But, of course, we realize that nothing could be further from the truth. Hashem, in His infinite wisdom, assigns each person precisely the challenges and life circumstances that they need to be in and go through for whatever tikun it is that they need to make. Every single person’s life is mapped and planned out from the very beginning. Not only that, but it is all somehow intertwined into one great, infinitely complex structure.
Although we do not understand why or how, that machlokes Tannaim had to occur as a precursor to what would eventually become the accepted psak. The latter was contingent on the former. Likewise, woman A having to go through what she had to go through was a necessary prerequisite to woman B being able to have it relatively so easy. Ultimately, Klal Yisrael is all one and the events of all our independent lives do not exist separately from one another. There is an inherent unity to it all.
And it is the Hashgacha of Ha’Kadosh baruch Hu which is the glue that binds it all together.
When the Mishna speaks of relying on a voice of some unidentified person to allow a woman to remarry, it calls it a bas kol. The reason for this, I think, is that, ultimately, everything that happens in our lives is a message from Hashem. No, we do not always understand what the message is, but we definitely do know that it is there. The significance of this – even in the absence of conscious understanding – is that we know that the guiding hand of Hashgacha is a constant presence in our lives. We are not living in a random, inexplicable vacuum of chance and coincidence. That awareness in of itself makes accepting and dealing with our life circumstances and challenges a whole lot easier and more meaningful.
Furthermore, the more we incorporate conscious awareness of this fact into our lives, the clearer those messages become. We’re not talking about behavior befitting a superstitious, mumbo-jumbo-nik; nothing of the sort. On the contrary, we’re talking about a very intellectual and intuitive awareness and careful consideration of the clear road-markers and indications that Hashem provides for us throughout. We will never be able to plumb the infinite depths of the Hashgacha, but we definitely can begin to see how the seemingly disparate pieces fit together. We start to get a glimpse of the shalom ba’olam that is generated through Klal Yisrael’s tenacious commitment to Torah and mitzvos and the unwavering Yad Hashem that spans throughout the sands of time. Being aware of that and consciously incorporating into how we live our lives provides us with a tremendous chizuk to continue onward until the ultimate Shalom Ba’Olam will shine forth with its full brilliance and clarity. Sheh’yehei bimeheirah b’yameinu.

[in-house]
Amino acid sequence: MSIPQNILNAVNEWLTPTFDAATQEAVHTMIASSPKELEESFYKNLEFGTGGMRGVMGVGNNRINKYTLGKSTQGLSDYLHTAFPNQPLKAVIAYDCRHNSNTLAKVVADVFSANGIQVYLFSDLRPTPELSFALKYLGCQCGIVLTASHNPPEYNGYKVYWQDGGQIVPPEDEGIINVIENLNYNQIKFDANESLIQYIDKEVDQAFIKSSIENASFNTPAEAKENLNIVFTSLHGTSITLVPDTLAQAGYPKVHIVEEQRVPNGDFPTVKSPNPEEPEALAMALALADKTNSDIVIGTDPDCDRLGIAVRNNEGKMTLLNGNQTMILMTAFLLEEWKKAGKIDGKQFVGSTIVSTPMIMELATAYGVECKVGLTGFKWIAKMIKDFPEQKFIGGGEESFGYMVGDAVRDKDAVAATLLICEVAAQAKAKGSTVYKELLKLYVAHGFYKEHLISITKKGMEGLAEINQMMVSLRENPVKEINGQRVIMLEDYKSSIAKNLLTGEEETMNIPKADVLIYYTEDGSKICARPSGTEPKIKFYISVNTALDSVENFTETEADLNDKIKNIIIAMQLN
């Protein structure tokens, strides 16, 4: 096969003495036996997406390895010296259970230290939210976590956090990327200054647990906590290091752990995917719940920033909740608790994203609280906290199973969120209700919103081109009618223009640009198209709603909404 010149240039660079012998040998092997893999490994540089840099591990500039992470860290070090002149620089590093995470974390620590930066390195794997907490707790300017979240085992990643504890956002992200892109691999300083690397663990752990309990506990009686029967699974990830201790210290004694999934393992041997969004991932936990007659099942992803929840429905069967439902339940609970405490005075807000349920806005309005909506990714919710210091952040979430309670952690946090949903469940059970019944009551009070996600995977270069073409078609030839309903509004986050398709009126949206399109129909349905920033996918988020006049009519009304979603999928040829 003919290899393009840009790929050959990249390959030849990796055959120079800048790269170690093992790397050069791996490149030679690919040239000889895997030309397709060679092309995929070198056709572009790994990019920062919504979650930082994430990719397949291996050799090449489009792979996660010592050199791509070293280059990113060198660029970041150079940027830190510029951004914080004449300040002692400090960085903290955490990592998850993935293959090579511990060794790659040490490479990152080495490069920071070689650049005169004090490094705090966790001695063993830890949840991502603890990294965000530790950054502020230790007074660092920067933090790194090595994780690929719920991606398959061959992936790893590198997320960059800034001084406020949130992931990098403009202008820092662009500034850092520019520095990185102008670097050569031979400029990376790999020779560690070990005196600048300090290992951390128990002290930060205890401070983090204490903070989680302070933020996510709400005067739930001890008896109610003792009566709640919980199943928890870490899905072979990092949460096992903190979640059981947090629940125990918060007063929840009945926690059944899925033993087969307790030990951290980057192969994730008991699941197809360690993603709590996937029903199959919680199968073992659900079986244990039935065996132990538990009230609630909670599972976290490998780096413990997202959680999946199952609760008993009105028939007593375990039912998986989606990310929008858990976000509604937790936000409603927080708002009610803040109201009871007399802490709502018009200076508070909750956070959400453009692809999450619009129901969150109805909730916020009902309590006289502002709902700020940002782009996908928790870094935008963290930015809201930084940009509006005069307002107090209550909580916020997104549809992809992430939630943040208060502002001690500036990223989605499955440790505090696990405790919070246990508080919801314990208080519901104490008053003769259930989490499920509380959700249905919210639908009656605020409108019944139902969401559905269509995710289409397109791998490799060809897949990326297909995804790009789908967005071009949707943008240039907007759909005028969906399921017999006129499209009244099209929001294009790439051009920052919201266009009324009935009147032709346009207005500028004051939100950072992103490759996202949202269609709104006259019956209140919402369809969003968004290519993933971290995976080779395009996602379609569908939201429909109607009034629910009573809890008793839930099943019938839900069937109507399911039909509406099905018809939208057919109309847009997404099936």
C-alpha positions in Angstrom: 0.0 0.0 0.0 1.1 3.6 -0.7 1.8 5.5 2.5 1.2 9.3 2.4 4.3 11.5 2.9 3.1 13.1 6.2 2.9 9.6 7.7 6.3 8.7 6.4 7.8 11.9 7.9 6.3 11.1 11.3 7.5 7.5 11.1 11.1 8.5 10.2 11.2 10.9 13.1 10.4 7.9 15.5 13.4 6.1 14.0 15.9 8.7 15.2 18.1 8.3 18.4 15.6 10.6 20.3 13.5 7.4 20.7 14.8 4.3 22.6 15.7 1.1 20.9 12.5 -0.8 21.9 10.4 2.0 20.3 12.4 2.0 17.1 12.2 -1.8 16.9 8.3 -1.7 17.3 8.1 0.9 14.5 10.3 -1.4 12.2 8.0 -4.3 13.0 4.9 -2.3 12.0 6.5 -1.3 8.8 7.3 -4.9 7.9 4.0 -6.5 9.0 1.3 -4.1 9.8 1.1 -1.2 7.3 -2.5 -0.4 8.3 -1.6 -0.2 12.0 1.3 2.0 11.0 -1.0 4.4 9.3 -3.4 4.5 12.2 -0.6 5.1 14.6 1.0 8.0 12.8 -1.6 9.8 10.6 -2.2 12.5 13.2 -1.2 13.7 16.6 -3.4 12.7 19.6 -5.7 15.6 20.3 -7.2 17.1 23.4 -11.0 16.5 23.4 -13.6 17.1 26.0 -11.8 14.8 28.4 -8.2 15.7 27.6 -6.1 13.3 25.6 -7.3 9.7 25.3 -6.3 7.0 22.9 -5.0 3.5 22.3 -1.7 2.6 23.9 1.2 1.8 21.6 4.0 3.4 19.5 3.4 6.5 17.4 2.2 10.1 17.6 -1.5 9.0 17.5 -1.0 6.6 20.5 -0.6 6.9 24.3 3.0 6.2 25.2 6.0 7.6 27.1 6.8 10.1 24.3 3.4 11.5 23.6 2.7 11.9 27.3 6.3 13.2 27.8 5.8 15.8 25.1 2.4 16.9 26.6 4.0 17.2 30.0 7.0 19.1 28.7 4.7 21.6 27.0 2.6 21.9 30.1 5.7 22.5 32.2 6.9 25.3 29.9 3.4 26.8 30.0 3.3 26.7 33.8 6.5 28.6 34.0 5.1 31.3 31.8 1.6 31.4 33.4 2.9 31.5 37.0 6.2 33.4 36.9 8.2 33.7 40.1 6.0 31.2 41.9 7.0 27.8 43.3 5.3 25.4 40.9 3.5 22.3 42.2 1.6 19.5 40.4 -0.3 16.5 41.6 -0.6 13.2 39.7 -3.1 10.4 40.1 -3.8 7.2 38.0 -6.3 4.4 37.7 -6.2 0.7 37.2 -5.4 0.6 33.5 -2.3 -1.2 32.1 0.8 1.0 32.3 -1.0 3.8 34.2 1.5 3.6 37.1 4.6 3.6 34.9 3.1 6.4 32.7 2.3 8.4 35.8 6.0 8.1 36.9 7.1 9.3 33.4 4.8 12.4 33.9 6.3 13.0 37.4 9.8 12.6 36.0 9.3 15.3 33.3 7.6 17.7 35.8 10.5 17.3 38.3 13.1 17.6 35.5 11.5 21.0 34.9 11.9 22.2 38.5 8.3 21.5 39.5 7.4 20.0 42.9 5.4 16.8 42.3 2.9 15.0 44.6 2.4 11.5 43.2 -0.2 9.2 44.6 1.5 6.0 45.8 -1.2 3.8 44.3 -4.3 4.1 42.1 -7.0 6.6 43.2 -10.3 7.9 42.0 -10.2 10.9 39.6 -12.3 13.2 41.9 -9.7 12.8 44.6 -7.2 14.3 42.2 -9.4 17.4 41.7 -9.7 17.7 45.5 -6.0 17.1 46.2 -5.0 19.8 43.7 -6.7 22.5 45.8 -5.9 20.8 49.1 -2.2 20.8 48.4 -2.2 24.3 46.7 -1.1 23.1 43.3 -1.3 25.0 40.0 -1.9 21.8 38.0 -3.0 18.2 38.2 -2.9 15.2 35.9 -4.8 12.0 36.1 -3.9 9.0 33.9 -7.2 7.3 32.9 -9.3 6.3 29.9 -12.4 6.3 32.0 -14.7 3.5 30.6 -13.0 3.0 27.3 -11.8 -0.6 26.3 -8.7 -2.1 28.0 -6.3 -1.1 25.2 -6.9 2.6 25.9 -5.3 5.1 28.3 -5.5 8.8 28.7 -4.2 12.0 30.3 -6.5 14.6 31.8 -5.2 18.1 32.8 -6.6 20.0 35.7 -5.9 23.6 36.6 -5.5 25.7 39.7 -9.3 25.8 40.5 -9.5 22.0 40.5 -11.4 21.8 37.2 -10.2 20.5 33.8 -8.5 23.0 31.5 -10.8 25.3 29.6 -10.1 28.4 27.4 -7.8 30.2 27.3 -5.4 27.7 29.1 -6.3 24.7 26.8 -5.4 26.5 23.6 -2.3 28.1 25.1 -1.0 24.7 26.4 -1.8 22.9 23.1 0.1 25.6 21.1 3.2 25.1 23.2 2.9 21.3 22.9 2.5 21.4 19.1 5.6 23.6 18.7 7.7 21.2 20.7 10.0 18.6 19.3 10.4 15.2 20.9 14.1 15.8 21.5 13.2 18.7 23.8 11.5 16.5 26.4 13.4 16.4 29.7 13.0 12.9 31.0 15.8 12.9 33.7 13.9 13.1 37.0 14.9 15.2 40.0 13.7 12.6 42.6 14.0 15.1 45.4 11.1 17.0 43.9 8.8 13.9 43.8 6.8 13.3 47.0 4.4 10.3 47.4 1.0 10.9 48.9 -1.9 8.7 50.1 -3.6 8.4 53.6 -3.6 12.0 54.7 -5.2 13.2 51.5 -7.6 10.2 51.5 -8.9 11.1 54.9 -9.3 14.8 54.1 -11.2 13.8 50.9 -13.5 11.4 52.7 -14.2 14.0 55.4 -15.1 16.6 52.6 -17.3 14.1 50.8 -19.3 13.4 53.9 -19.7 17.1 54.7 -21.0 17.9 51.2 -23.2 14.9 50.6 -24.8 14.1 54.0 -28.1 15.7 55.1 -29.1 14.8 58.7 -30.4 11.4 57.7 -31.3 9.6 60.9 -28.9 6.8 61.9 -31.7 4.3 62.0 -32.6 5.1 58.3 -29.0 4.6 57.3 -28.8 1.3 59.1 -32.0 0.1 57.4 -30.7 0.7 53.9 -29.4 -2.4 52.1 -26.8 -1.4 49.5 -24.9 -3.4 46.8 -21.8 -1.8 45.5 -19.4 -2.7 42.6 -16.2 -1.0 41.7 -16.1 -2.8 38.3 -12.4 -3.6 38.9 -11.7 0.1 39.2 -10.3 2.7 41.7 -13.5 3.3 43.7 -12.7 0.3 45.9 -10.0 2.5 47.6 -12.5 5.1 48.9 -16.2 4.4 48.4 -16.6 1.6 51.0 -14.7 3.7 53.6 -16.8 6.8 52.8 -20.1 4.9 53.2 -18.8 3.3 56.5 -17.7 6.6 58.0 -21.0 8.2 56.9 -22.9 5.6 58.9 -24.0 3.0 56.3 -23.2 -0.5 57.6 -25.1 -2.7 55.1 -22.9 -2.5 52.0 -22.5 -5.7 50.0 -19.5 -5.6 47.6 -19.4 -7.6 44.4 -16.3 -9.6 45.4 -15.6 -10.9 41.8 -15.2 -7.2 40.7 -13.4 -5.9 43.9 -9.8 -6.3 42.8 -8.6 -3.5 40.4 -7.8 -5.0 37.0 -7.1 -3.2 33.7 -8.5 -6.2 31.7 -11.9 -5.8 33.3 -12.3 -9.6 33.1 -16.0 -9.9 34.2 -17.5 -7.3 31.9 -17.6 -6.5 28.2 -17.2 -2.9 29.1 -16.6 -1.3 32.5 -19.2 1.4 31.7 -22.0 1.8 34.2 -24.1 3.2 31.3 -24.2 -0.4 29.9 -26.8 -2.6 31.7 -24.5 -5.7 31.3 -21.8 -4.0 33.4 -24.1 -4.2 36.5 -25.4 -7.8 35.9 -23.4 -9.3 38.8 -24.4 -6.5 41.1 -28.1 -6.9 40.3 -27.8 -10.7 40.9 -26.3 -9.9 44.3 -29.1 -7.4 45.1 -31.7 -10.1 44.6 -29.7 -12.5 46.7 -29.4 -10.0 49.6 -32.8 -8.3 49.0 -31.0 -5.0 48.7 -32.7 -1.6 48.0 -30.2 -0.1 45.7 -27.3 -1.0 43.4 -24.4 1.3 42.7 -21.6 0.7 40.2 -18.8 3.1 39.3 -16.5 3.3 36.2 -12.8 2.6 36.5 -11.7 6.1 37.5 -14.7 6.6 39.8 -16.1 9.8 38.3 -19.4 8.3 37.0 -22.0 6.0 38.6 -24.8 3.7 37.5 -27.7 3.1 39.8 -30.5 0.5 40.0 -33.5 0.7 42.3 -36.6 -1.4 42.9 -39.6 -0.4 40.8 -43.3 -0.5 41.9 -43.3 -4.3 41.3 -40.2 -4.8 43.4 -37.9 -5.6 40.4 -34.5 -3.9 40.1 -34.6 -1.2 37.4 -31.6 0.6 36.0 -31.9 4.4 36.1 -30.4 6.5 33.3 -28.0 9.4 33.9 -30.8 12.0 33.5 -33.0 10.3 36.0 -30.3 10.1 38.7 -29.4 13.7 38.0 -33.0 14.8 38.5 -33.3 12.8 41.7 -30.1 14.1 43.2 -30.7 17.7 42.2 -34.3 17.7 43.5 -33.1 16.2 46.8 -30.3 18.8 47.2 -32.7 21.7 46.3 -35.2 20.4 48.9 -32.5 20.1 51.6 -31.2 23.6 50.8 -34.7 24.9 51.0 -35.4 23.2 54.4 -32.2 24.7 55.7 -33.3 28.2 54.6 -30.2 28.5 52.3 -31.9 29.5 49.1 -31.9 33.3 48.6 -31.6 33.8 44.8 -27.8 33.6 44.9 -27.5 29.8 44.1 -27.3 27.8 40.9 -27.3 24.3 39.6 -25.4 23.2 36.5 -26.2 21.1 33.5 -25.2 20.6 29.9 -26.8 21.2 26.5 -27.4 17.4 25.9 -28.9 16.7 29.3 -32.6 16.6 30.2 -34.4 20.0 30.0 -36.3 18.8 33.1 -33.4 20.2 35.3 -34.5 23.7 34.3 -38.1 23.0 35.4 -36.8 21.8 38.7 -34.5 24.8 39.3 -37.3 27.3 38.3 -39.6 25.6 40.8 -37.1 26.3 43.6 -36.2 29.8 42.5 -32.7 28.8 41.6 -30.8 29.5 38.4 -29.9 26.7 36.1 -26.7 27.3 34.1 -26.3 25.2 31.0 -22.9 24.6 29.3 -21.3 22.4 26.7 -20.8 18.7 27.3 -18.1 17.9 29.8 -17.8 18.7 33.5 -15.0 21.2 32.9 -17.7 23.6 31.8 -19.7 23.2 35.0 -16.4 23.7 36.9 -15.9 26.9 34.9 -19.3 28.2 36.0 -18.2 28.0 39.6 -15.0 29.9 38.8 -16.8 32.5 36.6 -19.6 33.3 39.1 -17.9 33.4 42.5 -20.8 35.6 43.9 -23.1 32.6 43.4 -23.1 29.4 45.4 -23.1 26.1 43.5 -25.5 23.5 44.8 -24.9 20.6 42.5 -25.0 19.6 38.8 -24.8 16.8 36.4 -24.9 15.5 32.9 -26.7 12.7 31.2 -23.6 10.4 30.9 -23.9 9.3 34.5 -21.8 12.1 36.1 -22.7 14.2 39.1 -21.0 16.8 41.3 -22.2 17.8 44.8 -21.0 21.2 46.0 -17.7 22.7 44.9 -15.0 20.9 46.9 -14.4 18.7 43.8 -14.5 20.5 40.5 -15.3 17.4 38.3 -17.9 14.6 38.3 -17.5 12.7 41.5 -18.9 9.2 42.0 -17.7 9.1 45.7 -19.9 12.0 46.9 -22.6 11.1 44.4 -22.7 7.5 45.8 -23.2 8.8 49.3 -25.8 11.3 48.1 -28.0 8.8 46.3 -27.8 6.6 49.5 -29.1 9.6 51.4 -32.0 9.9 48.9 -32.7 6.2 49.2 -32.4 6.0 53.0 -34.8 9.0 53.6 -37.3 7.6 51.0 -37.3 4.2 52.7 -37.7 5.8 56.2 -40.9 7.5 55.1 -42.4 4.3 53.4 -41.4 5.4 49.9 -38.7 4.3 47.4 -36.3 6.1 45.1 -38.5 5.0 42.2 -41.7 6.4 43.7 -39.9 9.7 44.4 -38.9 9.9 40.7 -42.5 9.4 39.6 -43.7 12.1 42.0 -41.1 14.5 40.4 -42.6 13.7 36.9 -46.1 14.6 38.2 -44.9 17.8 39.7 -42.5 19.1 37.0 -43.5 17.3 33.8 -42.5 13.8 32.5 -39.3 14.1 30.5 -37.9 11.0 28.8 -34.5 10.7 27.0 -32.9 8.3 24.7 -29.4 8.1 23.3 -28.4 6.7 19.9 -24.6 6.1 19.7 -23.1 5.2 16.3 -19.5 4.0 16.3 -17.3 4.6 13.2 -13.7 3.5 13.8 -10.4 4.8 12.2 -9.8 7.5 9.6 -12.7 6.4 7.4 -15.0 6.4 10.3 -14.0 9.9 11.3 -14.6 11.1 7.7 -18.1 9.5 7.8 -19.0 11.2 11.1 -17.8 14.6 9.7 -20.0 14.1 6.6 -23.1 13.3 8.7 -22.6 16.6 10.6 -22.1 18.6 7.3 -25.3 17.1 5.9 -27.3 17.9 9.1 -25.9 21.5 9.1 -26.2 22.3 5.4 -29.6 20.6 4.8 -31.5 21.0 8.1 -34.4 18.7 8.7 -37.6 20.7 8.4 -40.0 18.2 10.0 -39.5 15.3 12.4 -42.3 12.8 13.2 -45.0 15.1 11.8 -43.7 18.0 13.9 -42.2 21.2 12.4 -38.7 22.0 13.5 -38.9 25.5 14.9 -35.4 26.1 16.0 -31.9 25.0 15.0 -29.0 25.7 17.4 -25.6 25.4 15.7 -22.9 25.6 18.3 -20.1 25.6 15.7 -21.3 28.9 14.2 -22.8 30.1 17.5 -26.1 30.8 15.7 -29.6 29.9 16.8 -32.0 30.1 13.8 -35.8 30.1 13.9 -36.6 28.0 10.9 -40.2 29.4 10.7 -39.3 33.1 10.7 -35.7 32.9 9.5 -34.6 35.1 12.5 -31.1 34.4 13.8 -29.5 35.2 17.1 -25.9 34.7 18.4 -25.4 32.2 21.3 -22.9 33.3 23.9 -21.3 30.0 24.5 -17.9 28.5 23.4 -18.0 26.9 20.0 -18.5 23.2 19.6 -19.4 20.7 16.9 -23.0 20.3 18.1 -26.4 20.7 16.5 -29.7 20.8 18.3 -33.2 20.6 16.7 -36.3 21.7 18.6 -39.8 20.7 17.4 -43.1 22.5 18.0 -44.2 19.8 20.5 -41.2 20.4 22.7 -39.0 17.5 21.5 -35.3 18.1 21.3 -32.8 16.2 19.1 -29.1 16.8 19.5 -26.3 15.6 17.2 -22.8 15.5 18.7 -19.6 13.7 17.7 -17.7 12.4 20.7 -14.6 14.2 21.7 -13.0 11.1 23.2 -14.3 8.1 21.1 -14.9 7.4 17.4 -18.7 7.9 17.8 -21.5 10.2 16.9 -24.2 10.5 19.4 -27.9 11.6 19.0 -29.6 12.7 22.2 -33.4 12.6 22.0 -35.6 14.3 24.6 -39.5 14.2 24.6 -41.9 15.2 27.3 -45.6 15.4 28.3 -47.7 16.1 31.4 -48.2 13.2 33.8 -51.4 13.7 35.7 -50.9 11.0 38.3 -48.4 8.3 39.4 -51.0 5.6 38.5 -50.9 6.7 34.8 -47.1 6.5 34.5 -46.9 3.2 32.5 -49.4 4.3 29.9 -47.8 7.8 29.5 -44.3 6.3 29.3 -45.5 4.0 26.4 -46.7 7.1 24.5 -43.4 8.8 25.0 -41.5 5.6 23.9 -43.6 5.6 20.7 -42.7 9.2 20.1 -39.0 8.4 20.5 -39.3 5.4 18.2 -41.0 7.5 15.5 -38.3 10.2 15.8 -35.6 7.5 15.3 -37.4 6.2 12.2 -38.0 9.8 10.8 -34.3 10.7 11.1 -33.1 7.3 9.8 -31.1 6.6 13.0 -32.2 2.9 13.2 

Rabbi Yehoshua Berman serves as the Rosh Kollel of Kollel Reshet HaDaf in Ramat Beit Shemesh, Israel. In addition to having authored Reflections on the Parsha, Rabbi Berman regularly delivers shiurim on Halacha and Hashkafa, writes comprehensive chazara questions (in Hebrew) for the advanced Daf Yomi learner, and weekly words of inspiration from the Parsha. Rabbi Berman can be contacted at firstname.lastname@example.org.